Audience is to be defined next. The reason is that different audiences require different approaches in order to get them to the desired goals. When you write a journal paper, you should think about who would be most interested in reading it. Who is the audience that would most benefit from what you have to say? There are a lot of research fields that are somewhat interdisciplinary. For example. When your research results target a specific chemical compound, your most common audience could be analytical chemists. However, maybe there is a value for audiences from medicine, biochemistry, or pharmacy? One of the easiest ways to choose the audience is together with the journal where the paper is being published.
Selecting a goal is (in most cases) defined by the content and audience. In scientific publications, the goal is usually to explain a structure, process, method etc. To highlight and amplify the main message of your paper. Try to limit the message you want to communicate with the graphical abstract in less than 50 words.
The difference between the paper’s abstract and the message for the graphical abstract is that the graphical abstract should only focus on one aspect of the your paper and not try to summarize it whole. Your research paper might have motivations and implications, and it has some research results and methods and so on. In a graphical abstract, you should only focus on one of these, the most important, and ignore the others.
2. Sketch = visually sketch the message on paper
First select the necessary visual elements (a cell, protein, chemical compound, animal …) and the textual elements that will accompany them. If a concept can be presented visually, that is better than described in words. For the text, try including some verbs as they best describe what is going on in the figure. As the space in the graphical abstract is very limited, keep the number of elements to the minimum and simplify the message to bare essentials.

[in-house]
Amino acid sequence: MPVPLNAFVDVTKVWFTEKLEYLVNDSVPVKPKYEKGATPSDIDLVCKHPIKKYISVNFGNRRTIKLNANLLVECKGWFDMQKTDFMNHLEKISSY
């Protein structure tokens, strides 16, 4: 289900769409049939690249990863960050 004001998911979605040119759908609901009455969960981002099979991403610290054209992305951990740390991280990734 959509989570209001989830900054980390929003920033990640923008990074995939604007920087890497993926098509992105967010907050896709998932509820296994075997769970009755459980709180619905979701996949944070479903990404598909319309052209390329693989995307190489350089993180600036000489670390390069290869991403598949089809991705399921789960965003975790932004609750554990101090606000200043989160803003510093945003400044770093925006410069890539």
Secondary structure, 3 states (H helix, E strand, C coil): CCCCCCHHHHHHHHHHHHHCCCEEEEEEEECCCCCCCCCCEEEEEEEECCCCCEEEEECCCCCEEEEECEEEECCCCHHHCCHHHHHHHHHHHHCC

When you are organizing the elements of the sketch, consider that they have to be arranged in some sort of an order. As most of the journal papers are in English language (which is read left-to-right, it is preferred that the message of the figure also follows the ‘western’ principles: organized from left-right, or from top-down.
Another aspect you should consider is to avoid having too many visual elements scattered around the sketch. All elements should be somehow connected to each other, sorted into groups that have something in common. Avoid using boxes around elements that fit together, just put them close together.
3. Design & refine = simplify by removing or grouping
When moving from drawn sketch on paper into your graphic design software, first read the Guide for authors for the journal where you are submitting your paper. The guide will give you information about the font type and size, line-widths, colors, and the dimension of the graphical abstract. It will also mention whether you are to provide it as a PDF, TIFF, or PNG file format.
Use the information from the guide to set-up your graphic design software. Make the dimension of the ‘art-board’ in the exact size the journal requires it. This will allow you to match all element and font sizes with the required from the beginning. Now draw all the visual elements you have on your sketch. You can make your work easier by adding content from repositories which contain free science art figures. Several can be found just by searching on Google or the following sites:
- https://smart.servier.com/ (medical & life science images)
- https://freerangestock.com/category/69/illustrations/page1.html (illustrations)
- https://www.flaticon.com/ (icons)
The last step of the process is to refine what you’ve drawn. To put it bluntly, this means to remove all necessary elements that don’t add to your message. Remember: if a visual element doesn’t add to the message, it detracts from it. Consider it as noise that has to be removed. This is valid for unnecessary elements and for color as well. Make sure that the message is presented unambiguously and is easy to understand.
Jernej Zupanc (PhD in Computer Science, 2011) is the founder of Seyens Education Institute. He is an evaluator of H2020 project proposals and a published photographer.